Archive for the 'Mobile Technology' Category

Free SMS voting using intelliSoftware SMS Gateway service

Technology -
Technology - "Future Vision"
Originally uploaded by $ydney

Previously I written about Using a Learning Apps (xLearn) textwall for SMS voting for £25/year, but what if you haven’t got £25 to spare? How about free SMS voting*, and when I say free, I don’t mean free for the first 15 votes like SMSPOLL.net or free for the first 30 votes like PollEverywhere.com, I mean free for as many responses and polls you like!

*excluding the price to send a txt msg

I’ve been think about free SMS voting for quite a while, 4 years in fact! Back in 2006 one of the first blogs I regularly read was David Muir’s EdCompBlog. At the time I worked at the University of Strathclyde in CAPLE and David was in the Faculty of Education. His blog was great to find out what was going on at the other end of the institution, something Brian Kelly regularly highlights.

In October 2006 David posted his experiences on Moblogging: Turn it on again where he was able to mash a free SMS textwall using intelliSoftware SMS gateway. At the time I left a comment asking if David had:

thought about parsing the text messages for voting? i.e. students text ‘pgdes2blog Q1B’ to answer B in MCQ for question 1 etc? (Anonymously said …)

As it happened David had but neither of us was in the position to come up with a solution back then. Roll forward 4 years (with a Twitter voting solution inspired by David in between) and the old grey cells get a jump start after David posted some reflection on his student induction 2010 style in What did they need to know?. David mentioned he used his free textwall solution again collecting responses on this blog.

Both of us realised that if David was collecting responses on a blog that it would be easy to reuse my earlier Learning Apps solution to grab and parse the responses (using RSS). In fact it was so easy all I needed to do was change one line of code.

So below is an alternate version of XVS – SMS voting using Learning Apps:

*** RSSvs – SMS voting using RSS ***

With this version you can submit any RSS feed and it will extract/graph the number of occurrences of an answer option after a question identifier in the post title. Here is an example of a response chart which is generated from this test blog

So potentially you could use anything for voting which somehow creates results as an RSS feed. But how can you use this for SMS voting?

How to use RSSvs with intelliSoftware  

Unlike the Learning Apps textwall it doesn’t have a native RSS feed for the SMS inbox, but as David has already demonstrated it is possible to automatically forward messages sent to intelliSoftware as an email which can then be used to publish a blog post. This is possible because a number of blogging platforms allow you to create posts from emails (e.g. Blogger: How do I post via email?). Here is how to setup your intelliSoftware account:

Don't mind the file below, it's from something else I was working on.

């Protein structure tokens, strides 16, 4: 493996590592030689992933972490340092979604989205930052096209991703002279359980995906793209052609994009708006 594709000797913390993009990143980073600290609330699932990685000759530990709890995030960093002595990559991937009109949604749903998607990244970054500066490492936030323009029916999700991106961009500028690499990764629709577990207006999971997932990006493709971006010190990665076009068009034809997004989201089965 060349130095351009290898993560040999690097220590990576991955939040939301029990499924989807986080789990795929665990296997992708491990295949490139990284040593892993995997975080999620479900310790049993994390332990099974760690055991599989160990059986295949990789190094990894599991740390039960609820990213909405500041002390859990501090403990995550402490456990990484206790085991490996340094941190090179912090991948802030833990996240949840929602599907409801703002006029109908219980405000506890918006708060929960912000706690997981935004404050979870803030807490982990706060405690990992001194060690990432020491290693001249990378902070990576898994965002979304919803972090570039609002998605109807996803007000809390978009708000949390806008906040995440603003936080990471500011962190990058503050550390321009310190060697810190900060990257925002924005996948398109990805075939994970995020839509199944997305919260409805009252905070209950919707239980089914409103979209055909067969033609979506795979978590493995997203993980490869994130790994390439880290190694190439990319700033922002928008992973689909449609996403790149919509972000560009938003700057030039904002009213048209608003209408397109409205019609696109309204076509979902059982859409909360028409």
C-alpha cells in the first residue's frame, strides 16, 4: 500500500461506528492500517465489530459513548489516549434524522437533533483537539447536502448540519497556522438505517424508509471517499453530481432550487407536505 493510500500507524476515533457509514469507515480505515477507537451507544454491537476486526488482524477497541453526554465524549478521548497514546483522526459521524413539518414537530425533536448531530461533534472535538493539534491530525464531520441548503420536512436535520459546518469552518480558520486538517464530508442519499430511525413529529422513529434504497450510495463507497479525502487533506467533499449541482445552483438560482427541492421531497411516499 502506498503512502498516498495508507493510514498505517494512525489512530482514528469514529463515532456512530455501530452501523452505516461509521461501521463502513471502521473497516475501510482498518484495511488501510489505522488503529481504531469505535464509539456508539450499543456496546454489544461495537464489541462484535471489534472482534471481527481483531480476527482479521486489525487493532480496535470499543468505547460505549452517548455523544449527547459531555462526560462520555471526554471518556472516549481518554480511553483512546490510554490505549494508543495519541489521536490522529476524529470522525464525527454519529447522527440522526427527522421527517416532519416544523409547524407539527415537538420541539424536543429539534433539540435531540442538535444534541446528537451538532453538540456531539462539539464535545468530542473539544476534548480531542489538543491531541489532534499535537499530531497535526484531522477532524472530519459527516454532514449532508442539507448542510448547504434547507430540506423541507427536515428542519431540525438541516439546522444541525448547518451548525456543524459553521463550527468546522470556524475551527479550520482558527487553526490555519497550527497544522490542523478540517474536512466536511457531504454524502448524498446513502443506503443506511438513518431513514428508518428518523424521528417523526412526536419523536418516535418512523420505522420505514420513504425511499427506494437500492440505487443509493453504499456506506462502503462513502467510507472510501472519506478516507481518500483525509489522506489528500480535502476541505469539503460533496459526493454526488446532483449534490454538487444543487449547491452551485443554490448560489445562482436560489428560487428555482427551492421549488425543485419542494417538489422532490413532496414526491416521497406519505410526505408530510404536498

1. Create a blogger account and enable mail-to-blogger (taking a note of your personal mail-to-blogger address)
  2. Usual form filling. Important: Username will be your message identifier i.e. students have to start their response txt with your username so keep it short and meaningful
  3. Once registered login and select ‘Preferences’ in ‘My Account’
  4. In the ‘Forwarding’ tab enable ‘incoming message forwarding’, choosing forwarding type email and entering your mail-to-blogger address.
  5. In the Advanced Settings for this you can also modify the email template. Important: Make sure [Message_Text] is included at the end of the ‘Email Subject’, you should also remove [Message_From_Number] to prevent students mobile numbers being published.

Collecting and displaying responses

When you want to ask a question give users the options and instructions like “to vote for option ‘A’ send a text message to 07786 XXX XXX with ‘xyz #q1 A’ (where 07786 XXX XXX is the mobile number found in the Trial Service section and xyz is your username created with intelliSoftware).

The question identifier (in this example #q1) can be anything you like as long as it starts with ‘#’ and the options can be anything you like (a, b, c … 1, 2, 3 … etc).

To display a response graph visit the  RSSvs Site and enter the rss feed for the blog you are collecting responses on and the question identifier.

Important Tip: If you are using Blogger Blogspot you can increase the number of items returned by adding &max-results={and a number}. For example: http://rschetest.blogspot.com/feeds/posts/default?alt=rss&max-results=200 

Once the form is submitted you can swap between the live results and a static chart. (the url of this page can be included in PowerPoint slides allowing you to link directly to the results) Below is the format it uses:

http://www.rsc-ne-scotland.org.uk/mashe/twevs/rssVS.php?id={see note}&tag=q1&options=-&type=live

idis an encoded version of your RSS feed url.The encoded id is fixed so can be reused

tag – your question identifier

options – optional number to restrict the number of options displayed

type – setting to ‘live’ displays the chart with realtime updates. Leaving blank displays the static chart